Geithner as Buzz Lightyear on National Debt: To Infinity, and Beyond


Thomas R. Eddlem
New American
Nov 21, 2012

President Obama’s Treasury Secretary Timothy Geithner has embraced the “Buzz Lightyear” strategy to overcome the fiscal and debt crisis known as the “fiscal cliff”: to infinity and beyond. Geithner told host Al Hunt on Bloomberg TV’s Political Capital on November 16 (see video below) that he favors elimination of the statutory debt limit. “It would have been time a long time ago to eliminate it. The sooner the better.” The move would place no upper limit on how much Congress and the White House could spend and borrow, effectively making the Disney Toy Story character’s catch phrase national debt policy.

The so-called “fiscal cliff” — though technically separate from the national debt limit imposed by Congress — is a measure adopted by Congress that would automatically increase taxes and impose tiny spending cuts January 1, 2013. It was created in the wake of a 2011 negotiation between the White House and the Republican-controlled House of Representatives as the statutory debt limit neared. According to the Washington Post, “The fiscal cliff is the combination of federal spending cuts and tax increases that are scheduled to shrink the federal deficit to $641 billion from $1.1 trillion in the current fiscal year, a decline of $487 billion in one year. Tax increases account for $478 billion, or 98 percent, of the deficit reduction.”

And that kind of deficit reduction is not acceptable to the Obama White House, as well as to establishment economists who predict a recession if the nation drives off the fiscal cliff. The minor spending concessions by Democrats in the summer of 2011 — which avoided far larger spending cuts that would have taken place as a result of failing to increase the national debt limit — apparently still sting the Obama White House. Geithner explained to Hunt, “Well, this is something only Congress can solve. Congress put it on itself. We’ve had 100 years of experience with it, and I think only once — last summer — did people decide to use it to threaten default on the American credit for the first time in history as a tool for political advantage. And that’s not a tenable strategy.”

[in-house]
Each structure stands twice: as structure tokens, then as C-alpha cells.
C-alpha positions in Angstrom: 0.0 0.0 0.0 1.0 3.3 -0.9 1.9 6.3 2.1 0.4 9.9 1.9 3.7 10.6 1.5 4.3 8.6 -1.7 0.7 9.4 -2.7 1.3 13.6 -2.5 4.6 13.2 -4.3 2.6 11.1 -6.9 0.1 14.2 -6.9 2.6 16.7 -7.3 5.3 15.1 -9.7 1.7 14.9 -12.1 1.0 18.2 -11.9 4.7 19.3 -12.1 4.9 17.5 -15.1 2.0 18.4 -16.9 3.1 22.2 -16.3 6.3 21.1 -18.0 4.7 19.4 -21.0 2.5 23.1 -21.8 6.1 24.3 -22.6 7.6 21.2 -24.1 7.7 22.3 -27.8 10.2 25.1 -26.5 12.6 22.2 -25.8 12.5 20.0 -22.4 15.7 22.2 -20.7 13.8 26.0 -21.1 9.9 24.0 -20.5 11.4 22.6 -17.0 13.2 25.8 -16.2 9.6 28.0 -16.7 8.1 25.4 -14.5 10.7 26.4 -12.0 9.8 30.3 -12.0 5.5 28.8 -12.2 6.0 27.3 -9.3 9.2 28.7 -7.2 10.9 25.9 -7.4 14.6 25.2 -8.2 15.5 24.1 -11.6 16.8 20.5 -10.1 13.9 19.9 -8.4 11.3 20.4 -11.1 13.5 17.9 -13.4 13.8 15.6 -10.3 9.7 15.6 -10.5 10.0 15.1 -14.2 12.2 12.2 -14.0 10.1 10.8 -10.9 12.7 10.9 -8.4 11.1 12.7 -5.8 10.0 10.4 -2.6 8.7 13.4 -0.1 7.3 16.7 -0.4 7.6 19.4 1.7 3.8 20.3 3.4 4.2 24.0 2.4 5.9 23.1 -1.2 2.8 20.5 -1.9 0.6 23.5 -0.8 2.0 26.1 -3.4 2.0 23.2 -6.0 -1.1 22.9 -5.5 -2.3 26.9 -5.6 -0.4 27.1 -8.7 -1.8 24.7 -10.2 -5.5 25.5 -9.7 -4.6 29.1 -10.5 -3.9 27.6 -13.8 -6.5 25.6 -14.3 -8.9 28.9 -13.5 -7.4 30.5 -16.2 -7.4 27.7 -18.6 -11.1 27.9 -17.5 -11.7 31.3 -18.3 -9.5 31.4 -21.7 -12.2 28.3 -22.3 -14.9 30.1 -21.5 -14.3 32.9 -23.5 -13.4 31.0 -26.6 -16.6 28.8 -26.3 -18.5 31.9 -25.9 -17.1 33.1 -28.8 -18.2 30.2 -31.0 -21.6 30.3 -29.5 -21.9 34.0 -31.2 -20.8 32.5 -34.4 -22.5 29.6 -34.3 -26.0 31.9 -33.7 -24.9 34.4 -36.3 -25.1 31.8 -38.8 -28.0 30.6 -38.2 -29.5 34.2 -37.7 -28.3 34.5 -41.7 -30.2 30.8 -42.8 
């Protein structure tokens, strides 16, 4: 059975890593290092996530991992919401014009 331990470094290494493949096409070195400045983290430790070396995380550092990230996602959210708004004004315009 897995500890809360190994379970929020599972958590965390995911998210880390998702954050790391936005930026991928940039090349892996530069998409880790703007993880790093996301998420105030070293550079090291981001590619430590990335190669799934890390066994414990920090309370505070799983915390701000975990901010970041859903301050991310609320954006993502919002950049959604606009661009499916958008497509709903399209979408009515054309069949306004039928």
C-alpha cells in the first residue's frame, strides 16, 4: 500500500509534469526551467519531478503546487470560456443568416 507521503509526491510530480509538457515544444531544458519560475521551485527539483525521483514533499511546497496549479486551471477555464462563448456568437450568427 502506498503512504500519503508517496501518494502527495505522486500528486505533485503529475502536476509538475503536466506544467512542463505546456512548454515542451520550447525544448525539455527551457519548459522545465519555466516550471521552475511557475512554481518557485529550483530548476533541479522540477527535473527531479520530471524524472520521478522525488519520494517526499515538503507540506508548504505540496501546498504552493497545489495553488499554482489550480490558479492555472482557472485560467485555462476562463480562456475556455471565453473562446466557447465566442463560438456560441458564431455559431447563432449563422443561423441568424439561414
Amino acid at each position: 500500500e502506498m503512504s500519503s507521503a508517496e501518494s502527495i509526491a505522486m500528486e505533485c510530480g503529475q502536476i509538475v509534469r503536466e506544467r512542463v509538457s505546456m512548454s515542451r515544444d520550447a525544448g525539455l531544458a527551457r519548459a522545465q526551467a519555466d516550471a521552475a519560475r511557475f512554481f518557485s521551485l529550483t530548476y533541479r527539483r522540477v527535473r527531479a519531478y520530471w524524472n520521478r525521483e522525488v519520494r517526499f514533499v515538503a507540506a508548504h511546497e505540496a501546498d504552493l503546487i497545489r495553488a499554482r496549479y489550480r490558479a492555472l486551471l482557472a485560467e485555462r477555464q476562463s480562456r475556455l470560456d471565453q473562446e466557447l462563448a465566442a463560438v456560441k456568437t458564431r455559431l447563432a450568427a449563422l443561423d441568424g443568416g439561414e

Disregarding the supposed accuracy of Geithner’s claims, it’s not tenable if the White House intends to continue trillion-dollar deficits into infinity. That’s for sure.

But the fiscal cliff and Republican leverage with the national debt limit have also been the means by which Republicans have found the courage to demand even small cuts in federal spending. (In reality, the House Republicans have complete control under the U.S. Constitution to cut off federal deficit spending, regardless of how the Democratic Senate and White House rant, rave, and posture about the need for compromise. No spending can take place constitutionally without explicit approval of the House of Representatives.) Free-market economists such as Euro-Pacific Capital’s Peter Schiff have pointed out that the “fiscal cliff” is really more of a fiscal speed bump, and that the tax cuts — while unwise economically — are far less dangerous to the economy than continued borrowing. Schiff told the Fox Business Channel November 15:

We need a bigger cliff, this one is actually too small. There’s not enough spending cuts. But unfortunately, the spending cuts are trivial. And in fact, they’re not really cuts. They are simply reductions in the rate of increase. Now, I don’t want to trivialize the size of the tax hikes, they’re big, and they’re going to hurt. But unfortunately, they need to be big. They need to be bigger. Because we have an enormous government. We’re spending a fortune. And if we want a huge government — if we want all this free stuff — provided to so many people, it costs money. And unfortunately, you can’t get that money just from the rich. You’ve got to get it from the middle class and the working poor…. We need tax increases on everybody if we are not going to cut spending.

If we are going to spend all this money, then yes. I think that taxes are less damaging to the economy than the deficits that replace them. But the real problem is the spending. The reason that taxes have to go up is because the government is spending so much money.


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